Home Buying in Mashpee>Question Details

Peopleperson, Home Buyer in Mashpee, MA

The Otis air force base and chemical plumes in Mashpee?

Asked by Peopleperson, Mashpee, MA Tue May 26, 2009

How much does the acitivity at the Otis military base in Mashpee as well as the chemical pollution in the lakes negatively impact the house prices in the area?

Help the community by answering this question:


The best resource for the information you are looking for is http://WWW.MMR.ORG. As a prior service member I do know that the base has done a lot to improve the environmental problems it has caused. However, as a Realtor and home owner on Cape Cod I also know that there are often many concerns when it comes to negative factors that can effect our property values. Be sure do you your homework and hire an informed Realtor. As always I'm happy to help should you need someone knowledgeable of the area.
1 vote Thank Flag Link Mon Aug 16, 2010
I have sold around the lakes for years. The pollution stigma has not impacted sales that I have had for many years. The pollution was not air born and with town water which is tested regularly buyers feel comfortable from my experience. Now I would not eat the fish in many Cape lakes. The nitrate loading and run offs are a serious problem to the natural habitat. Sewers are on the way in the future in most water sensitive locations across all the CAPE.
0 votes Thank Flag Link Sun Feb 20, 2011
The activity at Otis, or the perceived activity at Otis had a slight impact on house prices. This is mostly because of the perceived noise problems caused by the Air Force jets. As one who lived within one mile from the base, for over fifteen years and haveing sold many homes within this area, I can tell you truly that it was a significant impact on location or pricing. That said, the Air Force jets have been relocated to another base outside of Massachusetts and are no longer an issue.

Perhaps the biggest perceived problem is with the alleged "chemical plumes" caused by years of oil and jet fuels being dumped in to the ground. Volumes have been written the various plumes; their effect on groundwater, and their respective corrective measures, are discussed in detail on-line, or may be found in various Town Hall Health Departments in the Towns Bourne, Falmouth, Mashpee, and or Sandwich. All of the homes, in the area have Town water and thus have negated any perceived health issues with drinking water.

There is a perceived problem with property values and marketability of homes located in these area. Some areas are less desireable, but this is similar in other parts of these towns. However, as one who has both sold and owned homes in the Otis areas, I can say these issues are wrong. They are mostly fostered by agents who are trying to sell homes in other parts of the towns. It is convenient to use the old "close to the base" argument when trying to turn prospective buyers' attentions to other areas. The problem is, it's wrong.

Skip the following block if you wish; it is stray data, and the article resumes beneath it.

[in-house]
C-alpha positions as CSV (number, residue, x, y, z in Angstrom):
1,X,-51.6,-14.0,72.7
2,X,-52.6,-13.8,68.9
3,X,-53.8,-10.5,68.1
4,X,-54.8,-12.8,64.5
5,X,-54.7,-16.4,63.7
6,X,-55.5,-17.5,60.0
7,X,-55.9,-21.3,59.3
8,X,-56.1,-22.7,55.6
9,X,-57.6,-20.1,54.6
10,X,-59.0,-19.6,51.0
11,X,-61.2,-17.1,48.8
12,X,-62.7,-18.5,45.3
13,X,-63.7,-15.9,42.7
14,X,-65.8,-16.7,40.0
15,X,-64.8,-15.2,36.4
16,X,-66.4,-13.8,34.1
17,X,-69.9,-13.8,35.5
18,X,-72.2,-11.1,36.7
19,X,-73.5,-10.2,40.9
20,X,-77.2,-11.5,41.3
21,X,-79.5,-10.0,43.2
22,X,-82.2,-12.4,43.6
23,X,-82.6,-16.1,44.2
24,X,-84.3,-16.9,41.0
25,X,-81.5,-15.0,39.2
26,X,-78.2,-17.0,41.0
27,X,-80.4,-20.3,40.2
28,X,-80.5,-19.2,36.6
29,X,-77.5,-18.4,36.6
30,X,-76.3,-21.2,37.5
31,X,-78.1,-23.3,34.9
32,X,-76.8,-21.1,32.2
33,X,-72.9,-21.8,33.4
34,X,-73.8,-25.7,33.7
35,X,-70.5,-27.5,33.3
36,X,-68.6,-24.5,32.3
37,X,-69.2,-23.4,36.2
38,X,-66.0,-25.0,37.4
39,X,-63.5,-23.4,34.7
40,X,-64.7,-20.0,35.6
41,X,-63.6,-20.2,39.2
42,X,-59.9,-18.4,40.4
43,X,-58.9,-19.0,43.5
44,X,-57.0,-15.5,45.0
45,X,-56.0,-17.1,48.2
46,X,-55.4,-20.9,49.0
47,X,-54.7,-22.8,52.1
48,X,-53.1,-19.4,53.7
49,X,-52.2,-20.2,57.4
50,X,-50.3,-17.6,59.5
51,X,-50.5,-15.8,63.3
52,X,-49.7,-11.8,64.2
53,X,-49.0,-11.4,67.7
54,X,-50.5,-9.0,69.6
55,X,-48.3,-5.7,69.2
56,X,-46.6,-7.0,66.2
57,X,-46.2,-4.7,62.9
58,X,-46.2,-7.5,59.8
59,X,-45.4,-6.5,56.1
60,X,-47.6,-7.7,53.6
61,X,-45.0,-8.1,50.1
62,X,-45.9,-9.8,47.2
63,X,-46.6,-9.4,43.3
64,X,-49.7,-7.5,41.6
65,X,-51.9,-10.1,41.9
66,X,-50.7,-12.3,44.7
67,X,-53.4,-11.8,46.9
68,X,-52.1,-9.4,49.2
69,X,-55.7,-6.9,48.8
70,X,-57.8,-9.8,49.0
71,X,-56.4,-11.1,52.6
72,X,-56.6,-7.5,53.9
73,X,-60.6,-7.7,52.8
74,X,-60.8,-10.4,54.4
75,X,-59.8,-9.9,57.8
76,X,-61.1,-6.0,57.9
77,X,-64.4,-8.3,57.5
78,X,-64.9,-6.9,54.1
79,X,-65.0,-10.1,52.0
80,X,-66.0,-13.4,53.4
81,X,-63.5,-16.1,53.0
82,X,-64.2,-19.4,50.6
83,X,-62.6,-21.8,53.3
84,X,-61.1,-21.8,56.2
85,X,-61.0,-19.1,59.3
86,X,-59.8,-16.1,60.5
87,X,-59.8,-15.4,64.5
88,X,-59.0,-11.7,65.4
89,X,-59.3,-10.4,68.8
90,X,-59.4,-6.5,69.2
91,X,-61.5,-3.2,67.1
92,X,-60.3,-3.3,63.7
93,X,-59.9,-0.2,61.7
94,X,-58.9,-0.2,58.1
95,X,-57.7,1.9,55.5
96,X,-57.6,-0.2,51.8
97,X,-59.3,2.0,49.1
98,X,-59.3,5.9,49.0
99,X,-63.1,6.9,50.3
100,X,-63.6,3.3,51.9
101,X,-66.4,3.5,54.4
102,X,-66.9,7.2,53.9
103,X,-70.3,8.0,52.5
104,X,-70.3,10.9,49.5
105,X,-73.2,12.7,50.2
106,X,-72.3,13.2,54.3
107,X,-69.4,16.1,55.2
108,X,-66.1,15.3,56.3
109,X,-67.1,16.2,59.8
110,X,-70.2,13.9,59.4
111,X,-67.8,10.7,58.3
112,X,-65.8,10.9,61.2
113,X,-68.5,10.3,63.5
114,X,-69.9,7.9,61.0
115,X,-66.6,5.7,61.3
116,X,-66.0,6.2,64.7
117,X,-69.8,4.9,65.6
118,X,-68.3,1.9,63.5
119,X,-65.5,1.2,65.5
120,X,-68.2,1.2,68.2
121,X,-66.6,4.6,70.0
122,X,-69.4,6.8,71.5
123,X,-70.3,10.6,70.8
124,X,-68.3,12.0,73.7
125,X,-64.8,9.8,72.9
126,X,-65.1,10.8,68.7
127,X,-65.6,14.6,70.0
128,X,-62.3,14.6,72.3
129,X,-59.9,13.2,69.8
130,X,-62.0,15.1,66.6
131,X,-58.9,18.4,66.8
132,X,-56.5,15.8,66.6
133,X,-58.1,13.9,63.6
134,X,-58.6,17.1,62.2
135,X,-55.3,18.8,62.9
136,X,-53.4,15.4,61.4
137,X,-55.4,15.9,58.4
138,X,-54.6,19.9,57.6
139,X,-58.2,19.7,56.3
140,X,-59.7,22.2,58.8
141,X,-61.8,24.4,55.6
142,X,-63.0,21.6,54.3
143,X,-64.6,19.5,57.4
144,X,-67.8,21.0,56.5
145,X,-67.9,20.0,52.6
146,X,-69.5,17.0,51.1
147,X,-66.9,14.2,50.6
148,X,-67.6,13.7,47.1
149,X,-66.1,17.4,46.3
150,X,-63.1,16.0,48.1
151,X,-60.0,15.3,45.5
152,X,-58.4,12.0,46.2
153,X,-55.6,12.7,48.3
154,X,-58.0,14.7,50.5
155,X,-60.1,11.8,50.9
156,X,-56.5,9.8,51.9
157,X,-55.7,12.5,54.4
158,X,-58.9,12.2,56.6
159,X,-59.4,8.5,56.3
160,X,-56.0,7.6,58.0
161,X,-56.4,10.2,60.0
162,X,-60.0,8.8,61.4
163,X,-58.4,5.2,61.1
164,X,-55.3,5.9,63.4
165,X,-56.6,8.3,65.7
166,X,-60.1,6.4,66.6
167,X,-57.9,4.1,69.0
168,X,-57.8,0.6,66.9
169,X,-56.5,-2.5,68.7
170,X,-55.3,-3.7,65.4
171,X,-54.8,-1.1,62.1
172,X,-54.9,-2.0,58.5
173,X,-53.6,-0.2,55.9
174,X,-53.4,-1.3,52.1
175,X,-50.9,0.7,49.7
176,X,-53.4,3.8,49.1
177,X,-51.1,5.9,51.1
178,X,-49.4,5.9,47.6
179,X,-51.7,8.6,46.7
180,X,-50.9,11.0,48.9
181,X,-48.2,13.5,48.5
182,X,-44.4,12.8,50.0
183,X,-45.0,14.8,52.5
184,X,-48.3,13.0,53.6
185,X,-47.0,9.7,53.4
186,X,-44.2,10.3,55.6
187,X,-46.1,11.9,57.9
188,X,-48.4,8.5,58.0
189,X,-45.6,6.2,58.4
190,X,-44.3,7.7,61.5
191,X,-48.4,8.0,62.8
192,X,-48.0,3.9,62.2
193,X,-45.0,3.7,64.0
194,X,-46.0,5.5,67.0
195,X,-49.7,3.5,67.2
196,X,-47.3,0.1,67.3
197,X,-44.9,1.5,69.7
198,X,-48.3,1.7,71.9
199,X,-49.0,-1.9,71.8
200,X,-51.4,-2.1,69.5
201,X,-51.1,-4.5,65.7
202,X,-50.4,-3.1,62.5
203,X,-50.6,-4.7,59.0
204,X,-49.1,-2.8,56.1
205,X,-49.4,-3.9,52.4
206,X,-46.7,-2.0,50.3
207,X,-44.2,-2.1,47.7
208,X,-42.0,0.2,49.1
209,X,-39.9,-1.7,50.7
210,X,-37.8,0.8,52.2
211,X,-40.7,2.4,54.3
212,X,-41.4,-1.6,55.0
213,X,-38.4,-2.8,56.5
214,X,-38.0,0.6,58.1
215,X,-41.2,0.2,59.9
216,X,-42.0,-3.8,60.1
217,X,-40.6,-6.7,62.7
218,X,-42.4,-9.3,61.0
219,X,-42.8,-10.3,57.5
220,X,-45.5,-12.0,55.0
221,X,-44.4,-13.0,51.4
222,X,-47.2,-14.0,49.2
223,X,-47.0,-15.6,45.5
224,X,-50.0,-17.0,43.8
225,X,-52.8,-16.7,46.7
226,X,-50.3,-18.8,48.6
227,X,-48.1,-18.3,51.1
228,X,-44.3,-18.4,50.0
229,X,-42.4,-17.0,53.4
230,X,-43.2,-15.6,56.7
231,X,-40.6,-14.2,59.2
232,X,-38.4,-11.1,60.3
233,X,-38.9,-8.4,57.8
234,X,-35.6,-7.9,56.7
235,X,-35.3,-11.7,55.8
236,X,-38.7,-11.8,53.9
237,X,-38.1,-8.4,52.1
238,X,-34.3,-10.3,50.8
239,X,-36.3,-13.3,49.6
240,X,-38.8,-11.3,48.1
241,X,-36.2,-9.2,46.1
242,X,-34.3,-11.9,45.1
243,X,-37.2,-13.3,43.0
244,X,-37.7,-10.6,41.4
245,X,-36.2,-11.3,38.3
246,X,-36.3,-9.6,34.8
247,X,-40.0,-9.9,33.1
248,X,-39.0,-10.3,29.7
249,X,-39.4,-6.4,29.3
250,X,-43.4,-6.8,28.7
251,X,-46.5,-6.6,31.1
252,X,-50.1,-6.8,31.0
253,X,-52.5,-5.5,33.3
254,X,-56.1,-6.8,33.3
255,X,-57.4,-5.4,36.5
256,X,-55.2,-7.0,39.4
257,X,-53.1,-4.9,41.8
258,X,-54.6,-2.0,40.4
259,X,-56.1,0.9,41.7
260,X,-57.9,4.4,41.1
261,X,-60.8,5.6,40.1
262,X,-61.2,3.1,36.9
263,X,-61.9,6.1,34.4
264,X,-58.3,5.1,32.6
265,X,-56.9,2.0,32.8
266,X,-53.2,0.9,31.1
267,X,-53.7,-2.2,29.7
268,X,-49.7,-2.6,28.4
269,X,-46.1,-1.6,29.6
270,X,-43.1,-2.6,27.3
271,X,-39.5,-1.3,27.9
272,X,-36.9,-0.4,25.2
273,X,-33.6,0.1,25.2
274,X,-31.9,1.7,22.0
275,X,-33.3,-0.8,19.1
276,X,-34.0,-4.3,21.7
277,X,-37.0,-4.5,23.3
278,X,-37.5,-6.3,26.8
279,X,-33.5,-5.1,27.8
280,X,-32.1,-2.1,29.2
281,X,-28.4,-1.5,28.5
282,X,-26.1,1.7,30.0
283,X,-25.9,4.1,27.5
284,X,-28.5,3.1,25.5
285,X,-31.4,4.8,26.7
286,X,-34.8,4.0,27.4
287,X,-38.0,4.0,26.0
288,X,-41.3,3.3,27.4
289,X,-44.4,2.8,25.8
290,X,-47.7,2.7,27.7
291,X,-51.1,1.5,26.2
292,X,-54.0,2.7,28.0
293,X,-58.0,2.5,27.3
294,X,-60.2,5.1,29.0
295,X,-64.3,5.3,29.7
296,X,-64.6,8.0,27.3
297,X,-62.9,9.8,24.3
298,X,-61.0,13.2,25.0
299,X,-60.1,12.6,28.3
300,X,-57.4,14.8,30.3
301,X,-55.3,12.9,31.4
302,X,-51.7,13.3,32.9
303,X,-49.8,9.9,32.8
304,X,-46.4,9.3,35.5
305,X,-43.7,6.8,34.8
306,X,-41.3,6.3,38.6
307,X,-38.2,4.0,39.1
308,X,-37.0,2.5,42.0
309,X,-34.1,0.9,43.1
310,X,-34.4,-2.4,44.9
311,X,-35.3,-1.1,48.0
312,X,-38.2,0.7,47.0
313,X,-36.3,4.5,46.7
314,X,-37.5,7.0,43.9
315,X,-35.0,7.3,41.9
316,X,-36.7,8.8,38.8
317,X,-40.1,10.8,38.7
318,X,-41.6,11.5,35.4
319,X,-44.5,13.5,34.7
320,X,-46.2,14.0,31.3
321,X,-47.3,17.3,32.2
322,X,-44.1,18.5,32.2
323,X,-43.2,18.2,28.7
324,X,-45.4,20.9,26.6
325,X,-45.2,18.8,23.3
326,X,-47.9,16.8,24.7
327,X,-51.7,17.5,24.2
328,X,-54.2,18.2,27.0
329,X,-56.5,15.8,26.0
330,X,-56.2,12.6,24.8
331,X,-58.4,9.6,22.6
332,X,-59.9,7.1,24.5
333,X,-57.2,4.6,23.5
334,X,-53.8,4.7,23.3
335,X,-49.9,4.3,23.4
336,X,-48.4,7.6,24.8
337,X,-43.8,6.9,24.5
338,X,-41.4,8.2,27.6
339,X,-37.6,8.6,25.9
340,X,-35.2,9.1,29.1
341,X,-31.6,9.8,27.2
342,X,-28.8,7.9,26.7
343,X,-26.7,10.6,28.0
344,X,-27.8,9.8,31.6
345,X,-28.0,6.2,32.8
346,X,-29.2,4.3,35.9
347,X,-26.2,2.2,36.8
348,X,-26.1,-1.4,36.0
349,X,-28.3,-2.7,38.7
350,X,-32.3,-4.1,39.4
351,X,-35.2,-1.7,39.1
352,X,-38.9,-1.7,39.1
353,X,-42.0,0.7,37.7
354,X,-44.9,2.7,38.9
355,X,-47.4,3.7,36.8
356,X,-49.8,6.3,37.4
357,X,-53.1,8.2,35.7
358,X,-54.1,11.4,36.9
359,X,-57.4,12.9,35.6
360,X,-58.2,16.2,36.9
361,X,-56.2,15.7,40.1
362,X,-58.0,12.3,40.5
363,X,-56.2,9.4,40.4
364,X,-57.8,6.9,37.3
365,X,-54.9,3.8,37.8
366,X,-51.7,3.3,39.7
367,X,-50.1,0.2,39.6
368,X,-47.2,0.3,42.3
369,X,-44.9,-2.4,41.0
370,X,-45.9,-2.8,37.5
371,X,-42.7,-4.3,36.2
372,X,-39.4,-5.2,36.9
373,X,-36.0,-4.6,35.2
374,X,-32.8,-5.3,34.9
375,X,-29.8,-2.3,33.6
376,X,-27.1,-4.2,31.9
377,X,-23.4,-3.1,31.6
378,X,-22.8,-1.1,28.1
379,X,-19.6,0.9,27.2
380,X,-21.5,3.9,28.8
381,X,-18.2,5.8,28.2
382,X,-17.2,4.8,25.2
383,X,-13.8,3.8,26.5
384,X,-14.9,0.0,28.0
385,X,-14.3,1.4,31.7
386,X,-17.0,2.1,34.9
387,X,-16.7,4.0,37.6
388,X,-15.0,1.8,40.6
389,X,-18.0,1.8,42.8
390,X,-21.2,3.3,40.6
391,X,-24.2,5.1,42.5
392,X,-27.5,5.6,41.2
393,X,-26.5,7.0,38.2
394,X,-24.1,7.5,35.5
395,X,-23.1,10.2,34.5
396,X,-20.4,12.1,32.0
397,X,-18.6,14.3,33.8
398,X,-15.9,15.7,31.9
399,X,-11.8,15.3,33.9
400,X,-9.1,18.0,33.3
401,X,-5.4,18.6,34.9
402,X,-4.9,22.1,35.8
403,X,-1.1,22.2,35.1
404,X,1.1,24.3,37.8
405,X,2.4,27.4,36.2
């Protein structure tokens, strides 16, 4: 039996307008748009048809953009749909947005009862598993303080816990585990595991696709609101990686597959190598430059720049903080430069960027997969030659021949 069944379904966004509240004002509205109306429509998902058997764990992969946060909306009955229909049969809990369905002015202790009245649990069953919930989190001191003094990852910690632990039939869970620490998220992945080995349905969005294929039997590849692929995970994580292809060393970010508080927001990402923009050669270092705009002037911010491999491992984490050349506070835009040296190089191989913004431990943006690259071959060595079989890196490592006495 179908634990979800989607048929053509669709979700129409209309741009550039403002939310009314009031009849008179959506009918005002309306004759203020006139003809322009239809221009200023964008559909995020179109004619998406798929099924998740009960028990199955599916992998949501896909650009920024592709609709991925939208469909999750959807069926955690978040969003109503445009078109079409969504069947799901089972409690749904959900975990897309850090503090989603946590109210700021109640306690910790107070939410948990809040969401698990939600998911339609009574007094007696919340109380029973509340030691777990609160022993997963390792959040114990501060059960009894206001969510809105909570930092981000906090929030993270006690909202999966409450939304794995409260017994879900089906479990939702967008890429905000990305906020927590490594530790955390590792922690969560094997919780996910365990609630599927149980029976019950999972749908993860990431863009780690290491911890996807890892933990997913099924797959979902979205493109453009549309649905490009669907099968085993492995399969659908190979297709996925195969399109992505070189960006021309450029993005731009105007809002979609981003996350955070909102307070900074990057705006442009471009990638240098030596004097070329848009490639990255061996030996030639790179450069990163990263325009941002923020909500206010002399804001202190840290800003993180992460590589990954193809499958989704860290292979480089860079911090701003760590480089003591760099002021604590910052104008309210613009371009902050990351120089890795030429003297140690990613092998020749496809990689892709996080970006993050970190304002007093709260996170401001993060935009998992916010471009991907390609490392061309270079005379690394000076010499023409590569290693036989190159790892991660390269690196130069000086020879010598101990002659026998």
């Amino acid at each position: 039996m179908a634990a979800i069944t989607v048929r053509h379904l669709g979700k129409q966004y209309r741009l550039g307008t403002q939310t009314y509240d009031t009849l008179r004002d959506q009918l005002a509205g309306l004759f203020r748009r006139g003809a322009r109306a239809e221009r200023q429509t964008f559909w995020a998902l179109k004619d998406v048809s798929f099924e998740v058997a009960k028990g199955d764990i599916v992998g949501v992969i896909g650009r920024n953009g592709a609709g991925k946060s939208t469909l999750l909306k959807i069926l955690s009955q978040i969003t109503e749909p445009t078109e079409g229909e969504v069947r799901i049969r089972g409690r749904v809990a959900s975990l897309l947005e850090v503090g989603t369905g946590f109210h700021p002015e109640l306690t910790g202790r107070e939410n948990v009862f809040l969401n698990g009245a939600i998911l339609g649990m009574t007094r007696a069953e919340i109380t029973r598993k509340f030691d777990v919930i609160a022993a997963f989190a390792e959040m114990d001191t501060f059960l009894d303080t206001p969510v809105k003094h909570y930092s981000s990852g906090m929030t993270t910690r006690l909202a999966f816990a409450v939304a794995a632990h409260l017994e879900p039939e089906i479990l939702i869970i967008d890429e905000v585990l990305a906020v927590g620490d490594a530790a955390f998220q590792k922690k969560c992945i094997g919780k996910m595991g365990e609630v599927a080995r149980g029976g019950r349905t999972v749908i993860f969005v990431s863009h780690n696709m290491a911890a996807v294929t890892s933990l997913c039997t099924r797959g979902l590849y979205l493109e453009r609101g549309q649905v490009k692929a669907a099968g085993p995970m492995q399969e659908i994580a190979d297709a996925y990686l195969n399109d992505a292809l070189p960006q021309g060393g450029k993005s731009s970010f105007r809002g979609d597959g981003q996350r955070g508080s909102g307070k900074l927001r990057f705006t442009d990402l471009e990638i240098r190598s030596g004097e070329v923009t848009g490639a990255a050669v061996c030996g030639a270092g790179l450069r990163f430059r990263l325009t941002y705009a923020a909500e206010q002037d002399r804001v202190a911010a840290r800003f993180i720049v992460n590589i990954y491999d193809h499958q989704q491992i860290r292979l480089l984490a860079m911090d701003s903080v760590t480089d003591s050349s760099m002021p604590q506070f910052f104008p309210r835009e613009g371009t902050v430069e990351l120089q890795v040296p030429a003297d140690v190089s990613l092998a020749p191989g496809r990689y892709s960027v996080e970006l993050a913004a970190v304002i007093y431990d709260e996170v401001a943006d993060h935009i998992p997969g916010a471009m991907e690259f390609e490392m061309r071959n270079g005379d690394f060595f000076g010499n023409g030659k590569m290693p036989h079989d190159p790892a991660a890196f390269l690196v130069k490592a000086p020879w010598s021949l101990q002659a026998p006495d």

Here is the truth; if the home sited well and well maintained, you won't find a better place to live even though the home may be "close to the base."
0 votes Thank Flag Link Wed Jun 23, 2010
Depending on the location in Mashpee and or part of Sandwich in which the home is located, it can have an effect not so much on pricing, but on the size of the audience that is willing to buy in that area. Eg. The last 2 homes that I sold in this area were to military personnel moving to the area, in which case they love the area. People that have the ability to locate anywhere may not have this on the top of their list. Air traffic has certainly lessened as the F-18's and similar planes have ceased to fly into this area. The Plume area can be viewed on the government’s plume map. These conditions should always be disclosed to potential buyers through the use of a plume disclosure form. This was particularly a problem as many of the homes in the affected areas were on well water. Most have been converted to town water by now. All-in-all, as long as you have a nice home this can be a decent time to sell assuming you are priced at or slightly below market.
0 votes Thank Flag Link Wed May 27, 2009
Search Advice
Ask our community a question
Email me when…

Learn more

Copyright © 2016 Trulia, Inc. All rights reserved.   |  
Have a question? Visit our Help Center to find the answer